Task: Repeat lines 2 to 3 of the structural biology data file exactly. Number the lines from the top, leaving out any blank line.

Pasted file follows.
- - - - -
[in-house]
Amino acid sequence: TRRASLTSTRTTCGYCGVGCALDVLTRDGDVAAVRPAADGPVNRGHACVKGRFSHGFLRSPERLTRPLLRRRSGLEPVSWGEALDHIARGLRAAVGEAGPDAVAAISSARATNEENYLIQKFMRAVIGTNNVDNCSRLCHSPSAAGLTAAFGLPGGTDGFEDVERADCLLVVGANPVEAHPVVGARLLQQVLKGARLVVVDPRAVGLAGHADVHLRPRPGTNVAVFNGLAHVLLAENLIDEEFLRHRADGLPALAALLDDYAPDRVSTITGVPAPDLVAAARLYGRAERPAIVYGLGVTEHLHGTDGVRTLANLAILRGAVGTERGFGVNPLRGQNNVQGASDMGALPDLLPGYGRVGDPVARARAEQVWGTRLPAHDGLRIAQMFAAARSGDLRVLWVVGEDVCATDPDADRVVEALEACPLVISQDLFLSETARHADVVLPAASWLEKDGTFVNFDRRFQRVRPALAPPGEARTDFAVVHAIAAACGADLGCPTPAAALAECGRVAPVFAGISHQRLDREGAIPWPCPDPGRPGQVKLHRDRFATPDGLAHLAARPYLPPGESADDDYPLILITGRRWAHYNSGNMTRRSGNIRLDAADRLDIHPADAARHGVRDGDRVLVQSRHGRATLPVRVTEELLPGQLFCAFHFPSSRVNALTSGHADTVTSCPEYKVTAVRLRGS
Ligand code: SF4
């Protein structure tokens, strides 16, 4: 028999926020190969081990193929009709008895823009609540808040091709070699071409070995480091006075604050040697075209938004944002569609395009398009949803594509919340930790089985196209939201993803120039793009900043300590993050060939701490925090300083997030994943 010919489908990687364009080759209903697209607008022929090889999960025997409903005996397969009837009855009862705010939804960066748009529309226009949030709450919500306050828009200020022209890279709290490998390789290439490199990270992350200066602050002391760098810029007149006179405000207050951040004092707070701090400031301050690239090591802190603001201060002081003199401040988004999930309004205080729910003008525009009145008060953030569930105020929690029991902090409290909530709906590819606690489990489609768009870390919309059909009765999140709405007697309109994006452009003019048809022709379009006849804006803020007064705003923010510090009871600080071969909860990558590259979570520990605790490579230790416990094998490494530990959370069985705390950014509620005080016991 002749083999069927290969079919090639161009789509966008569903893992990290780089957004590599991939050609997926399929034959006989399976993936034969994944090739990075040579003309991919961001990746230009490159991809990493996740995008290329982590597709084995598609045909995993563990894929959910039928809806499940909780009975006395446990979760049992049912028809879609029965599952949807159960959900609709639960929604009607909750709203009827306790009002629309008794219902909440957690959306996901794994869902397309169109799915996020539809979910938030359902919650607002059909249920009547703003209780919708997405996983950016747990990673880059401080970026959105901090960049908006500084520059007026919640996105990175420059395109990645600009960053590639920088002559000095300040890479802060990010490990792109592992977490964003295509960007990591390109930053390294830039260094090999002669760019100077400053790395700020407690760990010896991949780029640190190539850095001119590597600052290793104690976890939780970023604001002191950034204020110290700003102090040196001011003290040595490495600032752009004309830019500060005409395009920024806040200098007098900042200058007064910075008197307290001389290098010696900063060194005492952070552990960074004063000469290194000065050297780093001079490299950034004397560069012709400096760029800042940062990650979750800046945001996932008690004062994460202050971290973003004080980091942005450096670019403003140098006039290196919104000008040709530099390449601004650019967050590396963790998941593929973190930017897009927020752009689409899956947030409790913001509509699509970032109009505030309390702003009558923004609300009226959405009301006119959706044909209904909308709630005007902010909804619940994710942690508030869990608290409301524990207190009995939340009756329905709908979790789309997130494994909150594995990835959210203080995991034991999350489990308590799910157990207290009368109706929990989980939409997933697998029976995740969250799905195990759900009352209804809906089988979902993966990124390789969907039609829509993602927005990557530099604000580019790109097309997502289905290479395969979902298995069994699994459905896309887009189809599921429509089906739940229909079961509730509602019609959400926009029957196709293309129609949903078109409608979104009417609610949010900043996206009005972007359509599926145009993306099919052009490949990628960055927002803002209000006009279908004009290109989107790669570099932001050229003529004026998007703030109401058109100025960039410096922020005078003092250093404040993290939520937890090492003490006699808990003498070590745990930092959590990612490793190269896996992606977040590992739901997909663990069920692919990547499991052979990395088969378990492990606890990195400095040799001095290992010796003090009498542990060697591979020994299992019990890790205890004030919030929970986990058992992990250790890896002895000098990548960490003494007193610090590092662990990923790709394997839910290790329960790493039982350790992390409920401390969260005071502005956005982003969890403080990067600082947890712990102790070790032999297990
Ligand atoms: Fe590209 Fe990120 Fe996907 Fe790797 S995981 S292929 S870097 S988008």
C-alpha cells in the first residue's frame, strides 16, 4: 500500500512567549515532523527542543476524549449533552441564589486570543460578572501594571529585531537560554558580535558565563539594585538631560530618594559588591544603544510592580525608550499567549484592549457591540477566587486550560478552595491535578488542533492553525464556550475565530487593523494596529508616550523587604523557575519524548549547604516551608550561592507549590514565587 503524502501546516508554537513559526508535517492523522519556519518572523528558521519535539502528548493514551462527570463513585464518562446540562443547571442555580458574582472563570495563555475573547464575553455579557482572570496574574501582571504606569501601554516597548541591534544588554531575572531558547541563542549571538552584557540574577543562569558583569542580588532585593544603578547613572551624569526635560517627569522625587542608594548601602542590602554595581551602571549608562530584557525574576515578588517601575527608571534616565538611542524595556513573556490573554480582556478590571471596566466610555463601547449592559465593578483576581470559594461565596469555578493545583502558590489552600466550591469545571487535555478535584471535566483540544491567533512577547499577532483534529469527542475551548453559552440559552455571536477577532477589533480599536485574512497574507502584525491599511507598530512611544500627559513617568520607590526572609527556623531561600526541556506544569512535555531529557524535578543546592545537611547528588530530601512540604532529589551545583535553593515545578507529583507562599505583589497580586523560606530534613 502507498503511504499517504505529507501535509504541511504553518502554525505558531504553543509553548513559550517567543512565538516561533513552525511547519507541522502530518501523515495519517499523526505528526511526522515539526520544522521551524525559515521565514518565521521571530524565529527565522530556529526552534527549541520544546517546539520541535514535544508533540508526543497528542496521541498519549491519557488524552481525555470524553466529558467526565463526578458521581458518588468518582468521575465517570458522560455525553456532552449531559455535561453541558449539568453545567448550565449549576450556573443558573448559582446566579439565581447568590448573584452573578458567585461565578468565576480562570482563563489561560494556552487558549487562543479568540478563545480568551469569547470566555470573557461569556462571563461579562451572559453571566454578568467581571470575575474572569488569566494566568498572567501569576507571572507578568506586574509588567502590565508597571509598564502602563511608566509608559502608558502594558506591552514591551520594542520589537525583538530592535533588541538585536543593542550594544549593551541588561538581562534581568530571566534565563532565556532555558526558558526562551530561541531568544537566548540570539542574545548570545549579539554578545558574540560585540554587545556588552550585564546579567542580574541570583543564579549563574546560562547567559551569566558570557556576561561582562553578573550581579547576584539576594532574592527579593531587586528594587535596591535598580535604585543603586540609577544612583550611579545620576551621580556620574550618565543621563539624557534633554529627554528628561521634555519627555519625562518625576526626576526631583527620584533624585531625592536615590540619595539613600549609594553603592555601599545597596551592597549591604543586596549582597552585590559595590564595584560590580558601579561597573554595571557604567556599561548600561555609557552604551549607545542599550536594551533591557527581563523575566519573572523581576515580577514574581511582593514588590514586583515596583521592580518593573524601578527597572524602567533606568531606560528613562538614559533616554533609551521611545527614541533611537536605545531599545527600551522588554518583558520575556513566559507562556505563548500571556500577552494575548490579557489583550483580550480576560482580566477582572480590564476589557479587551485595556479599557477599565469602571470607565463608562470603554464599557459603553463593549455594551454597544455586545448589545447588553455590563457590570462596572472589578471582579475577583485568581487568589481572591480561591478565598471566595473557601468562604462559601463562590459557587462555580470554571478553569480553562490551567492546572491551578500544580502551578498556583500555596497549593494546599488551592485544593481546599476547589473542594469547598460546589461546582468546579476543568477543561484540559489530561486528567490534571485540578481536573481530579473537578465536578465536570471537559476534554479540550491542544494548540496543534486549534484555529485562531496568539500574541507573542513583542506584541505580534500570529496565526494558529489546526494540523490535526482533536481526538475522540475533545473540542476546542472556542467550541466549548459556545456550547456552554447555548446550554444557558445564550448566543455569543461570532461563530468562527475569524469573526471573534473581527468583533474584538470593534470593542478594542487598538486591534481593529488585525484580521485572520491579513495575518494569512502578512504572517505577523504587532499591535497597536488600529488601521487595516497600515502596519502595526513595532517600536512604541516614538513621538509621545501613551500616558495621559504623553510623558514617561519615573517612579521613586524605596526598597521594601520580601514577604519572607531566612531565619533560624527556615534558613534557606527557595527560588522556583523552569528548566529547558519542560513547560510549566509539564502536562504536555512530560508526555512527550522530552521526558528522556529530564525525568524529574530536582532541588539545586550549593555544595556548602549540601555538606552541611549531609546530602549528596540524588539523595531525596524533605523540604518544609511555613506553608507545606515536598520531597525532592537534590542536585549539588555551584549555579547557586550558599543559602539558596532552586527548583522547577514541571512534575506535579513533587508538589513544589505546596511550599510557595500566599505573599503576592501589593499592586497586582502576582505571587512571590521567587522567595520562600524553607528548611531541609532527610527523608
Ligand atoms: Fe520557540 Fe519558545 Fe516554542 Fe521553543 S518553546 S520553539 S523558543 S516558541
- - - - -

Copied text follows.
Amino acid sequence: TRRASLTSTRTTCGYCGVGCALDVLTRDGDVAAVRPAADGPVNRGHACVKGRFSHGFLRSPERLTRPLLRRRSGLEPVSWGEALDHIARGLRAAVGEAGPDAVAAISSARATNEENYLIQKFMRAVIGTNNVDNCSRLCHSPSAAGLTAAFGLPGGTDGFEDVERADCLLVVGANPVEAHPVVGARLLQQVLKGARLVVVDPRAVGLAGHADVHLRPRPGTNVAVFNGLAHVLLAENLIDEEFLRHRADGLPALAALLDDYAPDRVSTITGVPAPDLVAAARLYGRAERPAIVYGLGVTEHLHGTDGVRTLANLAILRGAVGTERGFGVNPLRGQNNVQGASDMGALPDLLPGYGRVGDPVARARAEQVWGTRLPAHDGLRIAQMFAAARSGDLRVLWVVGEDVCATDPDADRVVEALEACPLVISQDLFLSETARHADVVLPAASWLEKDGTFVNFDRRFQRVRPALAPPGEARTDFAVVHAIAAACGADLGCPTPAAALAECGRVAPVFAGISHQRLDREGAIPWPCPDPGRPGQVKLHRDRFATPDGLAHLAARPYLPPGESADDDYPLILITGRRWAHYNSGNMTRRSGNIRLDAADRLDIHPADAARHGVRDGDRVLVQSRHGRATLPVRVTEELLPGQLFCAFHFPSSRVNALTSGHADTVTSCPEYKVTAVRLRGS
Ligand code: SF4